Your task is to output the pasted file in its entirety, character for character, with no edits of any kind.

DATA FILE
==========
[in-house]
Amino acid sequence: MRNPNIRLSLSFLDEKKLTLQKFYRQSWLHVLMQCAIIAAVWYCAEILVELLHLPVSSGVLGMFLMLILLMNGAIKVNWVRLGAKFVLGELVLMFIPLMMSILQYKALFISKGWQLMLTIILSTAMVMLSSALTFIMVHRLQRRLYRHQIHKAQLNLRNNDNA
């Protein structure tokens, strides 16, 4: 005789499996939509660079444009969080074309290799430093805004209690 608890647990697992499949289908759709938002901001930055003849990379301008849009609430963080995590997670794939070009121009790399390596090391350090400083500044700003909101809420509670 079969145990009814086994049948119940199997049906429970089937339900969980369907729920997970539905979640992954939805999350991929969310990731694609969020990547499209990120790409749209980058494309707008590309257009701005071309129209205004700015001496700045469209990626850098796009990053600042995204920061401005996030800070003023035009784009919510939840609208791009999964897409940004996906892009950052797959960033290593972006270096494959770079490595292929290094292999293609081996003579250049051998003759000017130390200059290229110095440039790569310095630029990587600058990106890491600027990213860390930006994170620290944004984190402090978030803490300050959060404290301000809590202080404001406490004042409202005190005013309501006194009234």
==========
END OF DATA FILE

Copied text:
[in-house]
Amino acid sequence: MRNPNIRLSLSFLDEKKLTLQKFYRQSWLHVLMQCAIIAAVWYCAEILVELLHLPVSSGVLGMFLMLILLMNGAIKVNWVRLGAKFVLGELVLMFIPLMMSILQYKALFISKGWQLMLTIILSTAMVMLSSALTFIMVHRLQRRLYRHQIHKAQLNLRNNDNA
């Protein structure tokens, strides 16, 4: 005789499996939509660079444009969080074309290799430093805004209690 608890647990697992499949289908759709938002901001930055003849990379301008849009609430963080995590997670794939070009121009790399390596090391350090400083500044700003909101809420509670 079969145990009814086994049948119940199997049906429970089937339900969980369907729920997970539905979640992954939805999350991929969310990731694609969020990547499209990120790409749209980058494309707008590309257009701005071309129209205004700015001496700045469209990626850098796009990053600042995204920061401005996030800070003023035009784009919510939840609208791009999964897409940004996906892009950052797959960033290593972006270096494959770079490595292929290094292999293609081996003579250049051998003759000017130390200059290229110095440039790569310095630029990587600058990106890491600027990213860390930006994170620290944004984190402090978030803490300050959060404290301000809590202080404001406490004042409202005190005013309501006194009234």